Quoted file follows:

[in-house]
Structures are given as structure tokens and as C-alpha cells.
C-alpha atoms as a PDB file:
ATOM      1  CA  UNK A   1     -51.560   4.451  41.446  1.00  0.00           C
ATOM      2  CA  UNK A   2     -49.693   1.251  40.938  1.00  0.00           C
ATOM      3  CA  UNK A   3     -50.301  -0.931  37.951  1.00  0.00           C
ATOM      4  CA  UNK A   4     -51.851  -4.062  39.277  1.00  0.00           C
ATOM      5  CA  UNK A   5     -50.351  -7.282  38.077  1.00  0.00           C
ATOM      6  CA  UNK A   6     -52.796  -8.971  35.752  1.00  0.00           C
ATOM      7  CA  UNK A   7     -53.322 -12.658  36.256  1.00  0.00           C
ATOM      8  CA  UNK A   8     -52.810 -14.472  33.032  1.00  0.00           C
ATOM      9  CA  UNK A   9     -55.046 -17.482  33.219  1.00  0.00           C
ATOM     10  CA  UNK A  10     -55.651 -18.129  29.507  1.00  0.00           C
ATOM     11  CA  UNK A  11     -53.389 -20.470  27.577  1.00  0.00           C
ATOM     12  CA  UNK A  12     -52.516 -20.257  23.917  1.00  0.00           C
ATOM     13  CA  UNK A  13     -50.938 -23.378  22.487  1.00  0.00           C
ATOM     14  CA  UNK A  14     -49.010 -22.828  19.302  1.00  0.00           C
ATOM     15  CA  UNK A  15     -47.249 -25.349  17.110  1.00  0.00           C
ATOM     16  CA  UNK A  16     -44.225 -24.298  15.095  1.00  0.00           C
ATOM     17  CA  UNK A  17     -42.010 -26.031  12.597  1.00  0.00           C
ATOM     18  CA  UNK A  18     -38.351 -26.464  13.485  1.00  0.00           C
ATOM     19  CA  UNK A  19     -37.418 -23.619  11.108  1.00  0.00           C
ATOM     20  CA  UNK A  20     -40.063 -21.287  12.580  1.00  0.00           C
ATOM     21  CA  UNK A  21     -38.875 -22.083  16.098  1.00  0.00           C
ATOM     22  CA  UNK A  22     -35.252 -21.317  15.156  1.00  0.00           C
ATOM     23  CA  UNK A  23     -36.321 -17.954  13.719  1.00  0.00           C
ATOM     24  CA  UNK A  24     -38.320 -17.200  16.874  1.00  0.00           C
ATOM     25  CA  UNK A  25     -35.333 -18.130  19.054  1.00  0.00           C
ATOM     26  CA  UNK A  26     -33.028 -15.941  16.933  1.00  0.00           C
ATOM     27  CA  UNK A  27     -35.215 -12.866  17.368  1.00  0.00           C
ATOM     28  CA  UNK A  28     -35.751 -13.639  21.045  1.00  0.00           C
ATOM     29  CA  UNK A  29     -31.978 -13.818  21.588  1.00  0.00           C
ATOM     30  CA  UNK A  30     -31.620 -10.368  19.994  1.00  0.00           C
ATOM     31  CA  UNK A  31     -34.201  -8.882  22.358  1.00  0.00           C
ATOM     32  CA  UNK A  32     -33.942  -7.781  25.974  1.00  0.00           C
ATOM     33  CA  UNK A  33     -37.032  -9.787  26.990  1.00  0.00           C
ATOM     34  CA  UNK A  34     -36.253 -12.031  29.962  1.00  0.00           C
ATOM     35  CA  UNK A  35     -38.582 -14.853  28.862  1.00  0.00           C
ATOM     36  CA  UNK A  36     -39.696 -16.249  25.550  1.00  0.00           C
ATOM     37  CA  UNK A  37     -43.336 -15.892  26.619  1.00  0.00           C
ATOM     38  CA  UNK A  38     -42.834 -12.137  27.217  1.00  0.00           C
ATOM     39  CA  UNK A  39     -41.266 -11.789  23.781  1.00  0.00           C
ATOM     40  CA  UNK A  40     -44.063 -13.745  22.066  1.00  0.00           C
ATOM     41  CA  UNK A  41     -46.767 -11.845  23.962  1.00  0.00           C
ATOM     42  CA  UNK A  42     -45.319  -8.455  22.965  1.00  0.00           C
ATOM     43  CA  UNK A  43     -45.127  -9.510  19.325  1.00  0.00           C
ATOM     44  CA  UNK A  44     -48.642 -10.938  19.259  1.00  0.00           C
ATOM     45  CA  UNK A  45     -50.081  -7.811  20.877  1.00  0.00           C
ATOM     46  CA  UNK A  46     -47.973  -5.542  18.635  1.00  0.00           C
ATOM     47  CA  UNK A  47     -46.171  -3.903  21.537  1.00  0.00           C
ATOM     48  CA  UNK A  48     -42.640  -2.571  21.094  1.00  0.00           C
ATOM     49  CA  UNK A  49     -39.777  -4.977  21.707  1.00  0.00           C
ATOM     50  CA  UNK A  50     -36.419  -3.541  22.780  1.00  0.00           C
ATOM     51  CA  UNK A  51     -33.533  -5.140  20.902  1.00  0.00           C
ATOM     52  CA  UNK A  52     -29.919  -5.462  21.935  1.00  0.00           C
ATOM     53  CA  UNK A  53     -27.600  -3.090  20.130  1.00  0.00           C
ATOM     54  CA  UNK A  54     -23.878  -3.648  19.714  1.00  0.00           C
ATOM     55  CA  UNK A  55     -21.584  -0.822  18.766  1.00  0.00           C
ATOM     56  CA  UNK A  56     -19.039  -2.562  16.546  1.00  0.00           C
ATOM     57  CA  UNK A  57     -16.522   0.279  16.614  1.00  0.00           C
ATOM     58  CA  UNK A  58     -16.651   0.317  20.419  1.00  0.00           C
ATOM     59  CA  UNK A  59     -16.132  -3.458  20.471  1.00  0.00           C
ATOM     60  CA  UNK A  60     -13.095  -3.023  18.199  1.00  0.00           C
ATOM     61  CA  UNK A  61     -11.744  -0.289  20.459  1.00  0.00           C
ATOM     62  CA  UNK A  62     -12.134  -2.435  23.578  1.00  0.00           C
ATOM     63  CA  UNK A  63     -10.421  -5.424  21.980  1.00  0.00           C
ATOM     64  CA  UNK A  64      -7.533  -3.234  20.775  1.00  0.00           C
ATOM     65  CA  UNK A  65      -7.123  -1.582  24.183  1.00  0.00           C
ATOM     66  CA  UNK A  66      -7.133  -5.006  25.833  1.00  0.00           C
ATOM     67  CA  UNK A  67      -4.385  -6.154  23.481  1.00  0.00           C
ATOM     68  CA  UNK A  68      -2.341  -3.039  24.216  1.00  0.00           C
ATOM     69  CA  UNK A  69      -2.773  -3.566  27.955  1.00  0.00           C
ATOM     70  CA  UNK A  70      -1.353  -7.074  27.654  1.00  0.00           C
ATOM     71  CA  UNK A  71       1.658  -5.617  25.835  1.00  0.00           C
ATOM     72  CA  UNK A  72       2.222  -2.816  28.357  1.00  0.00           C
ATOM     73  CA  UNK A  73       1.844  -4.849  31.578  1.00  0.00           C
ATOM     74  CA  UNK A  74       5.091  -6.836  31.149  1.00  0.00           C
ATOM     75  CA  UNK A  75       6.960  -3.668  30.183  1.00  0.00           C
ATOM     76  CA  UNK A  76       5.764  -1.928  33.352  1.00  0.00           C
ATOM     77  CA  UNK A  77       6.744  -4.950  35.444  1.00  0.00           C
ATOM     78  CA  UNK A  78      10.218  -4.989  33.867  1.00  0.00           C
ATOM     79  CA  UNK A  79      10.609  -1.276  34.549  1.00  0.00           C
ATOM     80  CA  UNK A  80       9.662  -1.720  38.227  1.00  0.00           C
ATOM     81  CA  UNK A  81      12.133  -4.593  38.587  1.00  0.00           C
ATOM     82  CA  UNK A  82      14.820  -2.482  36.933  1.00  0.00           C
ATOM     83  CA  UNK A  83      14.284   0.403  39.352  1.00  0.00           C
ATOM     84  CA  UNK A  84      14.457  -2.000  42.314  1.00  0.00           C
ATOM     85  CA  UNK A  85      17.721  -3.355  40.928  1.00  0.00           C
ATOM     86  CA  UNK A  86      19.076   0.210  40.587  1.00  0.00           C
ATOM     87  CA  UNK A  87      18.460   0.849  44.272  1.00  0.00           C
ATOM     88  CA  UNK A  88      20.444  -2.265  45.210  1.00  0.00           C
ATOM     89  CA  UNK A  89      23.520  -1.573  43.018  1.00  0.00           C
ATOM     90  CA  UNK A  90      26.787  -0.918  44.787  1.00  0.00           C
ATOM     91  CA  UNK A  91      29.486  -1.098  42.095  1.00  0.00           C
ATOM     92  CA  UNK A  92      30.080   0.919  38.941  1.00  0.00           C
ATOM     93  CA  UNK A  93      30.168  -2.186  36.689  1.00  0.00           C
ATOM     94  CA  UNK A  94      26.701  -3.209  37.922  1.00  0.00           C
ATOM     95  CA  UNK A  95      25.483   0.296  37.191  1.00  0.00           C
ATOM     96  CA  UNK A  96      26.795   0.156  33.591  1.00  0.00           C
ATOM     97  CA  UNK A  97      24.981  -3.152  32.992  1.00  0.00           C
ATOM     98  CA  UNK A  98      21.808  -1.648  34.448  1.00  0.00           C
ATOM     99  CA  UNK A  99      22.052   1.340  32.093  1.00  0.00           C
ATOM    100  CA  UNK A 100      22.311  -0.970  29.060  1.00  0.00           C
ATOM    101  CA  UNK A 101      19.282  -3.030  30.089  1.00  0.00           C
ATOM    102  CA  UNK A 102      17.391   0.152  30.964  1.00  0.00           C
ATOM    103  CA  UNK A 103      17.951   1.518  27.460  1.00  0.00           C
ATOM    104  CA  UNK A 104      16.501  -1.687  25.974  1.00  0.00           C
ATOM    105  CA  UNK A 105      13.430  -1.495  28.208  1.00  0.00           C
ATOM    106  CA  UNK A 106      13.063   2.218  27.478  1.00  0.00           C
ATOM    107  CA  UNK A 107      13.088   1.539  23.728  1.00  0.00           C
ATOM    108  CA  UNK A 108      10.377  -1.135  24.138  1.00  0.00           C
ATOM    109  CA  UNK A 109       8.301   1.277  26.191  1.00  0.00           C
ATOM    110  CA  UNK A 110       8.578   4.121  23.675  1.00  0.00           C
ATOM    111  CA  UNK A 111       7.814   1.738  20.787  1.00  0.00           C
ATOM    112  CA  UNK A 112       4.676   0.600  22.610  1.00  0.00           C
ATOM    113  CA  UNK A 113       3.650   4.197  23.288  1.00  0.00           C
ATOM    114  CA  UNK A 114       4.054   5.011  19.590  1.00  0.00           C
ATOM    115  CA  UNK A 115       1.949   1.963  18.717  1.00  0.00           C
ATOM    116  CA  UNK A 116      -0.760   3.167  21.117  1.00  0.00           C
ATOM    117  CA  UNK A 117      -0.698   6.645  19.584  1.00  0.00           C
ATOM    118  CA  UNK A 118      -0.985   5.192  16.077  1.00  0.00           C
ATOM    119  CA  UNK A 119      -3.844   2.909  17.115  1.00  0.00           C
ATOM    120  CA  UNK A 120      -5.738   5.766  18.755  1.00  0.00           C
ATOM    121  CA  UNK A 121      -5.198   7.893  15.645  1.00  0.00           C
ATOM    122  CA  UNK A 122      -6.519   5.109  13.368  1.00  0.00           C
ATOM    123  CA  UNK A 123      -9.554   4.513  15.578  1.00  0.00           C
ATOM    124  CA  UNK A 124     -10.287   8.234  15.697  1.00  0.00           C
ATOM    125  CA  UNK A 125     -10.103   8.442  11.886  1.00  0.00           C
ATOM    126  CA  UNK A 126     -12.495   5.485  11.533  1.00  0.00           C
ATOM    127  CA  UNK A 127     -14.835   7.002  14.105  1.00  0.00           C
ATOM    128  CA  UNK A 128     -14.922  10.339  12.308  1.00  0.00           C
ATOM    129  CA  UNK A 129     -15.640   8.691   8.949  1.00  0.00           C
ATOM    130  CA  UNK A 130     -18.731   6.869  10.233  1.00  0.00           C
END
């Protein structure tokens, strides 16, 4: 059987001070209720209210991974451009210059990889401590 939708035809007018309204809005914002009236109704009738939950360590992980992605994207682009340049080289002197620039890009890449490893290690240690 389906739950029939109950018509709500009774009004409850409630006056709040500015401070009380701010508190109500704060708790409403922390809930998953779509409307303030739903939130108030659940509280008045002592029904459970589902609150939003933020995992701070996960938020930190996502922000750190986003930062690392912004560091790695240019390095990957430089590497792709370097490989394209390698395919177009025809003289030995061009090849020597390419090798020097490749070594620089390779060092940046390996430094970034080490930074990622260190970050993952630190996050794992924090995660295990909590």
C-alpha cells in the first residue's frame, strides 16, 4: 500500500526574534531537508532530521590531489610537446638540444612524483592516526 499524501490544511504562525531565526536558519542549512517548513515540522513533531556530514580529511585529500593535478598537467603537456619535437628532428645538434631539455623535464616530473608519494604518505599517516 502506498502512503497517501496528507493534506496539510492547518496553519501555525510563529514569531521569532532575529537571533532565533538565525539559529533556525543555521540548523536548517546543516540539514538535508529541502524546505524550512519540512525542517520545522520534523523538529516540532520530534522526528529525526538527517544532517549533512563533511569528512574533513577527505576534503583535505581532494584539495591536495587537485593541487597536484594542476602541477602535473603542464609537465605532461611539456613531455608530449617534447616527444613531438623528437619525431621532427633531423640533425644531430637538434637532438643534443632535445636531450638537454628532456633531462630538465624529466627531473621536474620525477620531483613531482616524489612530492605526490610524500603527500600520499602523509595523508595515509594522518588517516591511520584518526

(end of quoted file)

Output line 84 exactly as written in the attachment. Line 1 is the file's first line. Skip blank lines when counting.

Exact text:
ATOM     81  CA  UNK A  81      12.133  -4.593  38.587  1.00  0.00           C